It looks to be a good new year for life-enriching travel, with voluntourism and responsible travel on the rise, study abroad’s continued record growth (it’s up another 9.6 percent from 2004, according to the Institute for International Education), and more North Americans working and living abroad. (Web Editor's Note: See a map on the site of the current American expatriates provided by the Association of American Residents Living Overseas).

But while thoughtful, learning-based travel and community-based tourism are increasing, so too is the darker side of travel: the prostitution of women and children in tourism. The nonprofit organization End Child Prostitution, Child Pornography, and the Trafficking of Children estimates that more than one million children worldwide are drawn into the sex trade each year. The response to the epidemic, particularly in countries with unstable governments, has been largely ineffective.

A number of international organizations, however, are working to eliminate commercial sexual exploitation of women and children. (See a list of these organizations in the Transitions Abroad Nov/Dec 2005 issue.) In this issue we include a profile of Cambodian Somaly Mam (page 18), a former child prostitute who risked her life to found an international NGO that provides shelter, education, and professional training to prostituted children and young women. This feature on Somaly represents Transitions Abroad’s continuing focus on activist responsible travel.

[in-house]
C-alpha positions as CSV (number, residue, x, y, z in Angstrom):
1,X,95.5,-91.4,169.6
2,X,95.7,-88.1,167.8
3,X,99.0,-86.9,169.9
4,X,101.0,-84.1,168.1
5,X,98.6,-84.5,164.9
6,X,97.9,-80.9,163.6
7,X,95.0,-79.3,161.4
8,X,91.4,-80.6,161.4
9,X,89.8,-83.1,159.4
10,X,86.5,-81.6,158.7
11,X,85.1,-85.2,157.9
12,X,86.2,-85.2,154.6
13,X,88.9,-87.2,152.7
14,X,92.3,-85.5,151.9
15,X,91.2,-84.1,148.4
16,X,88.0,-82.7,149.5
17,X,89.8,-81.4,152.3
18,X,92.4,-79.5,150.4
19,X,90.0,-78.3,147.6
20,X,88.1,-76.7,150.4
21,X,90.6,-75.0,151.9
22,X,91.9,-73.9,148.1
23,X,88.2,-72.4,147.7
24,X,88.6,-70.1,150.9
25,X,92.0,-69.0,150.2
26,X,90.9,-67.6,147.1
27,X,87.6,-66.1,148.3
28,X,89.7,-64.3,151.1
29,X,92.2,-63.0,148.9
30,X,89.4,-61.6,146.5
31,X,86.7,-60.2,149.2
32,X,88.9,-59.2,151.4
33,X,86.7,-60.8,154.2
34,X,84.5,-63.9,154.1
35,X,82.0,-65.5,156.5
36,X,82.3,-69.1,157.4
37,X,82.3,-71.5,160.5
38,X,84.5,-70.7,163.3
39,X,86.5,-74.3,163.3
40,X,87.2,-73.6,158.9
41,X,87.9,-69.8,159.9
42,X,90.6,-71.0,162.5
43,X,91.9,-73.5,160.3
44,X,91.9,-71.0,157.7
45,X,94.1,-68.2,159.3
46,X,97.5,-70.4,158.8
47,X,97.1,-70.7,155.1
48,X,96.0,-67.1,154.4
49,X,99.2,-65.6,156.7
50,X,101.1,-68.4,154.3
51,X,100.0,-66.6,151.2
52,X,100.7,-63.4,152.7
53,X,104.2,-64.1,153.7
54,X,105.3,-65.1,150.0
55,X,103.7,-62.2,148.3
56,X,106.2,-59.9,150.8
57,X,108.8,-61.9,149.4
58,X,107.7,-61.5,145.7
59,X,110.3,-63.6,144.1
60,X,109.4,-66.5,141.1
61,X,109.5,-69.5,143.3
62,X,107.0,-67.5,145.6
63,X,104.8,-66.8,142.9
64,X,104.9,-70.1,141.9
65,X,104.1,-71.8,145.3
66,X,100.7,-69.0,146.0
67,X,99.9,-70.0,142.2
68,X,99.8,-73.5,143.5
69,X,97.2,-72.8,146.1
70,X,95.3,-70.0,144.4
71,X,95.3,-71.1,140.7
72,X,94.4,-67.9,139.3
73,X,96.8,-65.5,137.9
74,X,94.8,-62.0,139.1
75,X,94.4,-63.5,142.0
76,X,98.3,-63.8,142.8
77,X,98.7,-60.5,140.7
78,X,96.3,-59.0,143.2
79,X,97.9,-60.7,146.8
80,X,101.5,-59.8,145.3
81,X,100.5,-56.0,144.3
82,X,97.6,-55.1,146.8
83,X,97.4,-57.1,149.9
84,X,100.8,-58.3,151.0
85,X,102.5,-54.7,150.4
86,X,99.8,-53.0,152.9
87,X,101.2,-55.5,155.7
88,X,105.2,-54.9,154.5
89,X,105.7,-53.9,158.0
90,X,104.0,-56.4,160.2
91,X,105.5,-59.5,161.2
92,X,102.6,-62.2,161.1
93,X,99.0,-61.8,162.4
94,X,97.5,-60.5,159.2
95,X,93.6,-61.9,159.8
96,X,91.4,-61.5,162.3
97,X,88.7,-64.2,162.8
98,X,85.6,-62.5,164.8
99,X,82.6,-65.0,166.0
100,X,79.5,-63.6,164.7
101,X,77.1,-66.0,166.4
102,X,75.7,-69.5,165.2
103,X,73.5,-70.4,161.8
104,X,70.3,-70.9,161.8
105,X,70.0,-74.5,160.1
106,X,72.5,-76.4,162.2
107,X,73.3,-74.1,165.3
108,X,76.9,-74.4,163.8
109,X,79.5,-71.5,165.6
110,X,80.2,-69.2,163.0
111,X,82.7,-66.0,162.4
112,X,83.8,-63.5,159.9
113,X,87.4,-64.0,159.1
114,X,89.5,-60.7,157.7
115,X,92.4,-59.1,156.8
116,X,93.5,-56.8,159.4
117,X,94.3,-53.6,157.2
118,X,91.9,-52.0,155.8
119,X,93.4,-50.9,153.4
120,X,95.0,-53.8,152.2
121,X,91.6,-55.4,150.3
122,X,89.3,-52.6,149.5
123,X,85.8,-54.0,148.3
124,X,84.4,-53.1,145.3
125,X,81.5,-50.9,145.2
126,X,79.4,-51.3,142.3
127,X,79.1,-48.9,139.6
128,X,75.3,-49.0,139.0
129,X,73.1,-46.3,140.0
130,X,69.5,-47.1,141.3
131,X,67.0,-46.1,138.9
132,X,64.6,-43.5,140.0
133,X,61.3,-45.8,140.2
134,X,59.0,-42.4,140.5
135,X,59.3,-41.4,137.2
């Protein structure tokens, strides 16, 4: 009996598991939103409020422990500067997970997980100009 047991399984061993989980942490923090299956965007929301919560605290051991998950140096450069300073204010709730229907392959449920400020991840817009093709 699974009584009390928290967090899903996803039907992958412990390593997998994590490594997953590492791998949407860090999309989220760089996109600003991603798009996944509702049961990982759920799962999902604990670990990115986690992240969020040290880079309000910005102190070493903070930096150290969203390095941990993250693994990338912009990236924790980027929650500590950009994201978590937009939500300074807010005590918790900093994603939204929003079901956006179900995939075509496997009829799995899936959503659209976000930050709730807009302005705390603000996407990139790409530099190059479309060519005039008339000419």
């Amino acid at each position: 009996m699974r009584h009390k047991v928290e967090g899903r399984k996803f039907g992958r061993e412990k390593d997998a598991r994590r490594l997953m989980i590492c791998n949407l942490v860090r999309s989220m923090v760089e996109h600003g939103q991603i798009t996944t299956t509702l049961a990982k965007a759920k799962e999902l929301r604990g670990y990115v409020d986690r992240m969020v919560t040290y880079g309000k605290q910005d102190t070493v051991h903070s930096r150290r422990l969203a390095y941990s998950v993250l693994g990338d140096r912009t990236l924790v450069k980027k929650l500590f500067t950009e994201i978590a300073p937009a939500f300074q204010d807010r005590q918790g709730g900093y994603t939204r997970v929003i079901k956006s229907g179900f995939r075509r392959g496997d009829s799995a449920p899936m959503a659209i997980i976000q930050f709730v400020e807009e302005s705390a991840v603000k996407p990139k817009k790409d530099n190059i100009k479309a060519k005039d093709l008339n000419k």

New this time is a section called “Postings” (page 13). With the internet boom and the glut of travel information online, we’ll try to help you uncover the most interesting and useful resources and content available. In each issue, we’ll highlight travelers’ firsthand recommendations, alternative travel news, and travel providers’ latest and best offerings.

At the same time, our Webmaster will help you identify the most worthwhile blogs. He says, “In each issue we will look at blogs of interest as this medium matures into a mode that combines inspiring narratives and journalistic snapshots in the able hands of travel writers or travelers with an eye and a message.”

This issue’s featured blogger is Joshua Berman. His choice of destinations on his round-the-world itinerary, which includes Cambodia and Thailand, is timely: these are two of the six Mekong River countries (the others are Laos, Myanmar, Vietnam, and Yunnan Province of China) that are part of a recently developed long-term tourism strategy to promote the Mekong as a single destination (see and The plan is to help distribute the benefits of tourism more widely and contribute to poverty reduction, gender equality and empowerment of women, and sustainable development while minimizing adverse impacts.